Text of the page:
OPINION: Feds Must Make New Cars Safer for Bikers, Too

Cyclists can't wait until 2025 for the administration to mandate the testing of life-saving technology.

They deserve safety from cars, too. Photo: File
They deserve safety from cars, too. Photo: File

Transportation Secretary Pete Buttigieg recently noted in the opening message of his ground-breaking National Roadway Safety Strategy that “Americans deserve to travel safely in their communities.”

“Humans make mistakes,” he said, “and as good stewards of the transportation system, we should have in place the safeguards to prevent those mistakes from being fatal. Zero is the only acceptable number of deaths and serious injuries on our roadways.”

Austin Wu.
Austin Wu

Buttigieg’s message was pressing: The National Highway Traffic Safety Administration recently reported that an estimated 42,915 people died in motor-vehicle traffic crashes last year – the highest number since 2005, and a 10.5 percent jump over 2020, making it the largest annual rise in history.

Buttigieg’s safety strategy contained some important advances, such as the need to update the New Car Assessment Program. Federal law last year required that the NCAP, the five-star rating system that ranks a car’s safety, develop tests for automatic emergency braking meant to keep vehicles from hitting pedestrians.

That’s why it was such a disappointment that the NHTSA so far has indicated that
the new NCAP will not include testing cars for crash-avoidance with bicyclists.

The NHTSA said in March that it “believes that detecting cyclists is technically more challenging for vehicle AEB systems” and so we must wait until 2025 or later, potentially under a different administration, to know how well those systems meet that challenge.

At the League of American Bicyclists, we welcomed the National Roadway Safety Strategy as a breakthrough and applauded the NHTSA’s new safety regulations for cars. Still, after seven years of advocacy over two administrations, the federal government’s the answer to cyclists on safety standards is, “No, not yet.”

The NCAP, promulgated in 1979, was the first standard of its kind, and its success at providing consumers with safety information led to a proliferation of such standards internationally. Even as other countries have adopted NCAPs, however, the United States has failed to keep its own up to date.

The most recent update of the NCAP, a lengthy process which began in 2013 and will conclude its final public comment period in June, was highly anticipated. More than two-thirds of the comments submitted earlier in the process requested “that each crash avoidance technology included in the NCAP system should be evaluated for its performance for avoiding or mitigating crashes with bicyclists and all other non-occupant road users.” At the League, we encouraged safety advocates in calls for the inclusion of bicyclists — because we know that vehicle-safety technology can save lives.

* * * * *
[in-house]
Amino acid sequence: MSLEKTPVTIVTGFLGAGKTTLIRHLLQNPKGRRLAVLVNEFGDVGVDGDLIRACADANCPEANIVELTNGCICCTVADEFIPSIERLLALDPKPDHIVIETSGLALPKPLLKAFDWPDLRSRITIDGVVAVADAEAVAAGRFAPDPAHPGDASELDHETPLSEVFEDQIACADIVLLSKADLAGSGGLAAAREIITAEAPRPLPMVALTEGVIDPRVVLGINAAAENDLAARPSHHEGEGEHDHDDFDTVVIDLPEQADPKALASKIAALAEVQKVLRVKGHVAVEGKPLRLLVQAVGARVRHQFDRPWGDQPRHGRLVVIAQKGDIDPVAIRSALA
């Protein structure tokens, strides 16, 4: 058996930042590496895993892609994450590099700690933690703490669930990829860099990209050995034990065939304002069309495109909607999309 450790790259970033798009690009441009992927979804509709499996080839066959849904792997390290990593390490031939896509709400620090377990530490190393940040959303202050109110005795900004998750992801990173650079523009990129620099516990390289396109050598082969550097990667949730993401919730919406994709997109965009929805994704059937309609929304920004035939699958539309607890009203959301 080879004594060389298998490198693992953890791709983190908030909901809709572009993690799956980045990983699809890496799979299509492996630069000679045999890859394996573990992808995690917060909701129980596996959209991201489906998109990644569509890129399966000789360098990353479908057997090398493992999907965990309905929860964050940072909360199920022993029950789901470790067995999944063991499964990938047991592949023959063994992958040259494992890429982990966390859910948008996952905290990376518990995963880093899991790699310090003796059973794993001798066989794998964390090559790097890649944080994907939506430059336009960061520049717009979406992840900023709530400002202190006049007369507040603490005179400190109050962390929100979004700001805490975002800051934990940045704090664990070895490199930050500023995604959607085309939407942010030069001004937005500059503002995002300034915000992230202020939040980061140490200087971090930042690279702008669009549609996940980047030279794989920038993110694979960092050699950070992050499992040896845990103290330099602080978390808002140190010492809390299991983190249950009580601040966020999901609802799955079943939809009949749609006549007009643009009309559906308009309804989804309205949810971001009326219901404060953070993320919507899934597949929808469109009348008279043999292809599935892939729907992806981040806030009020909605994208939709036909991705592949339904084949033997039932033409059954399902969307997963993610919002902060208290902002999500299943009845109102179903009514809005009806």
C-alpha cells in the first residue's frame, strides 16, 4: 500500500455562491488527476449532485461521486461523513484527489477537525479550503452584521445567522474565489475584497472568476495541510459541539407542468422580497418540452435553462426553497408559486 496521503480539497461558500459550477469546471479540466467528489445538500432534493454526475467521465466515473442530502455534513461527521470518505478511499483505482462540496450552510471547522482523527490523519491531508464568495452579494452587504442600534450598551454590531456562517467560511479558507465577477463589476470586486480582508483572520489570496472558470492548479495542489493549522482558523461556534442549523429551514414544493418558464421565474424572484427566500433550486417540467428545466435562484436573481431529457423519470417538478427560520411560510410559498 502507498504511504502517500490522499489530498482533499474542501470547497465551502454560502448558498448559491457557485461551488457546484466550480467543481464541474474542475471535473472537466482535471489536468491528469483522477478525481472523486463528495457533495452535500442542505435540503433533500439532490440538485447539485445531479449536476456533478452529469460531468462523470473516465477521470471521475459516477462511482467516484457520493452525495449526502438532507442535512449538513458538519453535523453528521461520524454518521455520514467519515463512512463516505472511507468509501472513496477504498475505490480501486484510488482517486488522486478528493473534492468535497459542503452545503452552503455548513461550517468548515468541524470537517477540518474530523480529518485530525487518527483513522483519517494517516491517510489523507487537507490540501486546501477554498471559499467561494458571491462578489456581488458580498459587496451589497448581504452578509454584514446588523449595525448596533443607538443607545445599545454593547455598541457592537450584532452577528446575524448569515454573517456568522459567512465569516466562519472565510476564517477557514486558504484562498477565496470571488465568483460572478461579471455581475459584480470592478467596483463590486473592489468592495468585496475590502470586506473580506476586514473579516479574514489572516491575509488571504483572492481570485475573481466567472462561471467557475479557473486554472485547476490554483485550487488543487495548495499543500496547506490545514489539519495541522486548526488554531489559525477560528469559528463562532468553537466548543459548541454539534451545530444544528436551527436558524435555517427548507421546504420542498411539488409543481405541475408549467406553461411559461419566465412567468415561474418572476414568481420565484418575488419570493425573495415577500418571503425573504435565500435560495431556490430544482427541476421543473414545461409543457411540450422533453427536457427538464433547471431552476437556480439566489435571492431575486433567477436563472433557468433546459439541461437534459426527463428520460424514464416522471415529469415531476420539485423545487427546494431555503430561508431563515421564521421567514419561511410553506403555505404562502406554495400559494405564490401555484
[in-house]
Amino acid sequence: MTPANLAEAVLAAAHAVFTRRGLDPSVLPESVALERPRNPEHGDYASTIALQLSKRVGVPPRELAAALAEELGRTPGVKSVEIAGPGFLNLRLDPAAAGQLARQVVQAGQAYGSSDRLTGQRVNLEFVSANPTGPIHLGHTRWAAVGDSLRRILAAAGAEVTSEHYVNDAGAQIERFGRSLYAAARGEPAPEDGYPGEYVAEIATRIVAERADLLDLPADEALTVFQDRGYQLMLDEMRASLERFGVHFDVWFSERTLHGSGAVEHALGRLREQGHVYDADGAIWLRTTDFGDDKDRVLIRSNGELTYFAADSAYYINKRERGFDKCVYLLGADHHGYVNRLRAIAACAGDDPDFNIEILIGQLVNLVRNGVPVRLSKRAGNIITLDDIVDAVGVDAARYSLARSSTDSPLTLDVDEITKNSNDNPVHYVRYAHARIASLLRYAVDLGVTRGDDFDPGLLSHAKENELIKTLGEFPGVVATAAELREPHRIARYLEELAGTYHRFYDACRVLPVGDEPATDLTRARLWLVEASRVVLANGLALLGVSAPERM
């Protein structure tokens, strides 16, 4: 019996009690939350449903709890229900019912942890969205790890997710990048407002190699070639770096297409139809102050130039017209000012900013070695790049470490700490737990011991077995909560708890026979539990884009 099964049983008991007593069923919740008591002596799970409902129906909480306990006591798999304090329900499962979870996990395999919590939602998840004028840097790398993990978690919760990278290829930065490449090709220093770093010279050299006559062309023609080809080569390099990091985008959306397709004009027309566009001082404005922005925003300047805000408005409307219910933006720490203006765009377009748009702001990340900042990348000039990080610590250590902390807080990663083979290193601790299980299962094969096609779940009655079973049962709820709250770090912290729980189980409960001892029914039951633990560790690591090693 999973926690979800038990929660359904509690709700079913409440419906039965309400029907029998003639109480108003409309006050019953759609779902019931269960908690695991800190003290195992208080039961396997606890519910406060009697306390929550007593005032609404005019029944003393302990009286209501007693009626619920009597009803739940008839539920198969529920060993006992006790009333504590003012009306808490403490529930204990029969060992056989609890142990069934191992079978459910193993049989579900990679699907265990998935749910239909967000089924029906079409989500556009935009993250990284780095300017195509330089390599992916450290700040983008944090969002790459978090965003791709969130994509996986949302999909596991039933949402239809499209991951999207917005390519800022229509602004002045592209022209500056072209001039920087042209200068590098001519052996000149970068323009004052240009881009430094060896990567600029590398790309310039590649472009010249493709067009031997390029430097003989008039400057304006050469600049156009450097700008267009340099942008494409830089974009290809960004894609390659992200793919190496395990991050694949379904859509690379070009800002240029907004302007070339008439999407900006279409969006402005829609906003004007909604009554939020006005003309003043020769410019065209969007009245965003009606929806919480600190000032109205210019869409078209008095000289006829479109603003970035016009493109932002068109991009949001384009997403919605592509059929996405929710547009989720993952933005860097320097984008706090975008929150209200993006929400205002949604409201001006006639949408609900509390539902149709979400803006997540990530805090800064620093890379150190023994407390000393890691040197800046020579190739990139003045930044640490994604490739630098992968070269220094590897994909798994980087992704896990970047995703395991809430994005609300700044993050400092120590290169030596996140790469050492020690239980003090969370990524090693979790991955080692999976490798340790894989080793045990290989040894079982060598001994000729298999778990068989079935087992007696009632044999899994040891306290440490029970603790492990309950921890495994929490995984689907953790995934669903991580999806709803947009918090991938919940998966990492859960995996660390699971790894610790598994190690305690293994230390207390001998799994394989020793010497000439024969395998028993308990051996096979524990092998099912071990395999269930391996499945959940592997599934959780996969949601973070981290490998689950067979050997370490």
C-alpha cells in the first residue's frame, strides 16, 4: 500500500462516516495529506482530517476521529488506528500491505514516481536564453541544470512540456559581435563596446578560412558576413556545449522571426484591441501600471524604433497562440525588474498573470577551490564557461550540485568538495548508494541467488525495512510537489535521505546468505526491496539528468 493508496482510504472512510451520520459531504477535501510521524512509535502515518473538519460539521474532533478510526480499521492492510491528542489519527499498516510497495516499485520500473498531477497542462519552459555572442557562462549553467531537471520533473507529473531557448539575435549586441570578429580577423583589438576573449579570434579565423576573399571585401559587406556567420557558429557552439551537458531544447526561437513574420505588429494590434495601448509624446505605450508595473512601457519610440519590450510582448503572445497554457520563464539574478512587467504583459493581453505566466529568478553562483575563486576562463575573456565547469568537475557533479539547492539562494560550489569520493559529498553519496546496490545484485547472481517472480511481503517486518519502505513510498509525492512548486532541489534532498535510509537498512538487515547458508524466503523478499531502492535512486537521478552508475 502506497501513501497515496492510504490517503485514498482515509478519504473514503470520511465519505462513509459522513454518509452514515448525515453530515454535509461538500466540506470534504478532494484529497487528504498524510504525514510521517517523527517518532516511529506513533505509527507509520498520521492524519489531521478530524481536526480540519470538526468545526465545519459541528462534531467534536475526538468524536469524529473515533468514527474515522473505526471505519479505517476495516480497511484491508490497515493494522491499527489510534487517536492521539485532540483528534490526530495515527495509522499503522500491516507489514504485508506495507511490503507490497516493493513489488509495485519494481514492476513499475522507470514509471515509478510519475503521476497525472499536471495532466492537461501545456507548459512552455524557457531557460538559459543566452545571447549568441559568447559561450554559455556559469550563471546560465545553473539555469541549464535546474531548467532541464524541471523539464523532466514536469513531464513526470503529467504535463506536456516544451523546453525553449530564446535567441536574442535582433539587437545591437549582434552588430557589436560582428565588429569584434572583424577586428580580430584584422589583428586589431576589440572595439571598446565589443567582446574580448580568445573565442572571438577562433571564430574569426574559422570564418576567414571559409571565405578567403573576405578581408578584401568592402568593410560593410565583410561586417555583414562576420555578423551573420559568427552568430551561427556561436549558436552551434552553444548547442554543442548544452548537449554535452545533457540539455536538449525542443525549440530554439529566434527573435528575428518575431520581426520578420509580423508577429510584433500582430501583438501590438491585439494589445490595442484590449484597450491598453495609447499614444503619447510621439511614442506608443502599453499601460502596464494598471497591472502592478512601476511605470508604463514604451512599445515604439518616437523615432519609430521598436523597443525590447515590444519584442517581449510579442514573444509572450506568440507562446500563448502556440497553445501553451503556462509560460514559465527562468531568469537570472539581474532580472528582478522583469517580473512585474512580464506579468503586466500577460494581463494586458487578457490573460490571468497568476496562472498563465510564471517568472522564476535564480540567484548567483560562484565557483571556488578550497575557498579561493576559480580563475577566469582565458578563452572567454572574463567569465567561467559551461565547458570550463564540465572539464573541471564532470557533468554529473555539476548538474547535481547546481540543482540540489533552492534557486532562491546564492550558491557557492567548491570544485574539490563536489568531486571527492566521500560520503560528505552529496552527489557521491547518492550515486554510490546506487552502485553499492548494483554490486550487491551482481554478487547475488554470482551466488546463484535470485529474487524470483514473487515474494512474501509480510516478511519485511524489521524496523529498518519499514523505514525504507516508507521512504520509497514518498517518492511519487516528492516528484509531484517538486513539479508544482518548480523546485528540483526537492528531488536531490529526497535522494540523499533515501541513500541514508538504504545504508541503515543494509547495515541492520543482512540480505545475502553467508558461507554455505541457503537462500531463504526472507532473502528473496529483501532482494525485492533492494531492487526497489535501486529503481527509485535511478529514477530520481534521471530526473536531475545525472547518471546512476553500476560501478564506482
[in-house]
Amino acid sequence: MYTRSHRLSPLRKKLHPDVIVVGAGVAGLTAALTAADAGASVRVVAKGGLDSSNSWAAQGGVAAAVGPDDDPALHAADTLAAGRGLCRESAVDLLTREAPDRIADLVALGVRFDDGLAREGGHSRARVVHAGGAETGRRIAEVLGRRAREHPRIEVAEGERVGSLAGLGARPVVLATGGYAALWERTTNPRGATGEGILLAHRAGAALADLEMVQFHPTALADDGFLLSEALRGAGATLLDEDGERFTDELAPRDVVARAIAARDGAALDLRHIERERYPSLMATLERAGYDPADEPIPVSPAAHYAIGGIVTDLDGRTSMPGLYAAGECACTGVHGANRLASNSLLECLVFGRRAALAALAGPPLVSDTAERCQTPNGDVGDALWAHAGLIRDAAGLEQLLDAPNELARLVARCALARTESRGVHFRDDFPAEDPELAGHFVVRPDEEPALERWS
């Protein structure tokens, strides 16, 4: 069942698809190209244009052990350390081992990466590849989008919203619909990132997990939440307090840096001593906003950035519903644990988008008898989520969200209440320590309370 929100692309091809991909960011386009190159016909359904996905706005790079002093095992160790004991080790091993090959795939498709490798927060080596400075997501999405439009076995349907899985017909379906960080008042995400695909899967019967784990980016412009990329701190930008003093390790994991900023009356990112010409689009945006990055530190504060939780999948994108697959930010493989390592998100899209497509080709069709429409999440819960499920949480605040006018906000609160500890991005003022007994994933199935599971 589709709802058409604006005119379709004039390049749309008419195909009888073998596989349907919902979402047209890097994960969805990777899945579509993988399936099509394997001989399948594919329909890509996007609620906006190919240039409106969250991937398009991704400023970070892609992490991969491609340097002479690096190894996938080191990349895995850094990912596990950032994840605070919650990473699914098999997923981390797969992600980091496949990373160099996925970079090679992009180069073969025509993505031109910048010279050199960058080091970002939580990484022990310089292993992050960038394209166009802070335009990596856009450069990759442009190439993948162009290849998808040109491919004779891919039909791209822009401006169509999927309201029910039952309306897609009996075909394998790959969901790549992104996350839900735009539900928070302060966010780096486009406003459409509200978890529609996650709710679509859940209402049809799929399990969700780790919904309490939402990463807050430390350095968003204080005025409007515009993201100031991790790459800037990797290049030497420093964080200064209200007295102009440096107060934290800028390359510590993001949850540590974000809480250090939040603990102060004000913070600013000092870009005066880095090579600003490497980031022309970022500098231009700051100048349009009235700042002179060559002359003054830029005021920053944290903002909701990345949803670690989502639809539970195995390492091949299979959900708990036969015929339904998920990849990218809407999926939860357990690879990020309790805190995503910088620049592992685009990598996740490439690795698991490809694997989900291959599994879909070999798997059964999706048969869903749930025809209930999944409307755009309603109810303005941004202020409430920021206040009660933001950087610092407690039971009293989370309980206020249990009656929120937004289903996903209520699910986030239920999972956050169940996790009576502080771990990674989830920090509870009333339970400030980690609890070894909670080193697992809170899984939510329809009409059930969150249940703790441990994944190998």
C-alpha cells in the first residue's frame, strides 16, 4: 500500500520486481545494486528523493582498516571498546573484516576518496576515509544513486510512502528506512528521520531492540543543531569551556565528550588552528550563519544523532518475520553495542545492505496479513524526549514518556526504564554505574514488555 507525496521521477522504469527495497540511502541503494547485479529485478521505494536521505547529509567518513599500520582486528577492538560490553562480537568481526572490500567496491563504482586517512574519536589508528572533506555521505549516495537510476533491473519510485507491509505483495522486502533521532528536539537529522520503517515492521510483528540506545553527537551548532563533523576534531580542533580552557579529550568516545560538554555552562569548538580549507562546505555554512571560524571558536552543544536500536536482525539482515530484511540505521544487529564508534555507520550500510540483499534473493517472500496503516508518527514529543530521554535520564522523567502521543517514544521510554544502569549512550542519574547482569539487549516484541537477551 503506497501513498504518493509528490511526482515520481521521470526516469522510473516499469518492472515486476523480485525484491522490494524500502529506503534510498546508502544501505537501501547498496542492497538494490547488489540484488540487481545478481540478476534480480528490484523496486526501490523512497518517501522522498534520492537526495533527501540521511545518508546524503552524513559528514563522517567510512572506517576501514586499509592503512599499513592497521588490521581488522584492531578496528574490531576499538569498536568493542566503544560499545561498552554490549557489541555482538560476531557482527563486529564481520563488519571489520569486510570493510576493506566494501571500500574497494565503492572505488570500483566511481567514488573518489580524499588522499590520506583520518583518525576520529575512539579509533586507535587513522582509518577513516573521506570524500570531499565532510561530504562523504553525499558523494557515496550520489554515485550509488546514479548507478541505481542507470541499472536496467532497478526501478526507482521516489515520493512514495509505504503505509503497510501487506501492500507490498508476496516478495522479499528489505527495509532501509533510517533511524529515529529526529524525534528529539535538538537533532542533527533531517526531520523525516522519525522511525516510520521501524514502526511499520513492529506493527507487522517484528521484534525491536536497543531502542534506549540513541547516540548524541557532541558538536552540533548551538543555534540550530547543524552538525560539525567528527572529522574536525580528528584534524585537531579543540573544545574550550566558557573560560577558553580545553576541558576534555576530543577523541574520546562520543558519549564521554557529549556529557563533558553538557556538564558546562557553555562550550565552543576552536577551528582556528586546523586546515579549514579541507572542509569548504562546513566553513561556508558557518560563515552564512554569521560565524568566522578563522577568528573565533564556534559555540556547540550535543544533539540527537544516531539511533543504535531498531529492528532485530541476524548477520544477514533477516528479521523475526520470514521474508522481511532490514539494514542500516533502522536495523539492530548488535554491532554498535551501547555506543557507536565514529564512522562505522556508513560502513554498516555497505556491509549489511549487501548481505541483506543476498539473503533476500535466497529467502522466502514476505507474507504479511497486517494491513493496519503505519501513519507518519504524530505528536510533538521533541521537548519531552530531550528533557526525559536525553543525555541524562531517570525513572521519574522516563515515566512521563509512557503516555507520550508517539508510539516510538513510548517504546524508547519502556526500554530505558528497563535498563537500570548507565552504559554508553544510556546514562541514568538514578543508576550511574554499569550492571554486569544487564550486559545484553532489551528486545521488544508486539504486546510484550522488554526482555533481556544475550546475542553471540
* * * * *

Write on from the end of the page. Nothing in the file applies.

The NHTSA knows that Europe, Japan, and Australia have been testing or have committed to testing cars for bicyclist safety, and it also knows that bicyclist fatalities in the U.S. have been rising for the past decade. So its failure to include testing of automatic emergency braking vis-a-vis bicyclists in its proposed NCAP update is at odds with Buttigieg’s safety strategy.

The NHTSA has not accounted for why such testing for bicyclists should not be included in NCAP — nor has it explained why it is ignoring nearly a decades’ worth of advocacy from bicyclists. Meanwhile, many studies show a 26 to 60 percent reduction in bicycle-vehicle crashes from deployment of automatic braking technology and that it might address 50 to 80 percent of bicyclist deaths.

No doubt, the inclusion of automatic emergency braking for pedestrians in NHTSA’s NCAP program is a step in the right direction. But the failure to account for bicyclists remains a glaring omission in NHTSA’s conception of car safety.

If we as a country are to confront the scale of death and suffering from vehicle collisions, and to make tangible progress on our goal of zero traffic deaths, the NHTSA must mandate that cars reach safety standards for pedestrians and bicyclists alike. The practices of NCAPs abroad show that this is technologically feasible, and that the barrier to accomplishing it in America is only political will.

Austin Wu is a safety policy specialist at the League of American Bicyclists. The NHTSA is accepting comments about the new NCAP until June 8. One can submit comment via this template from the League.

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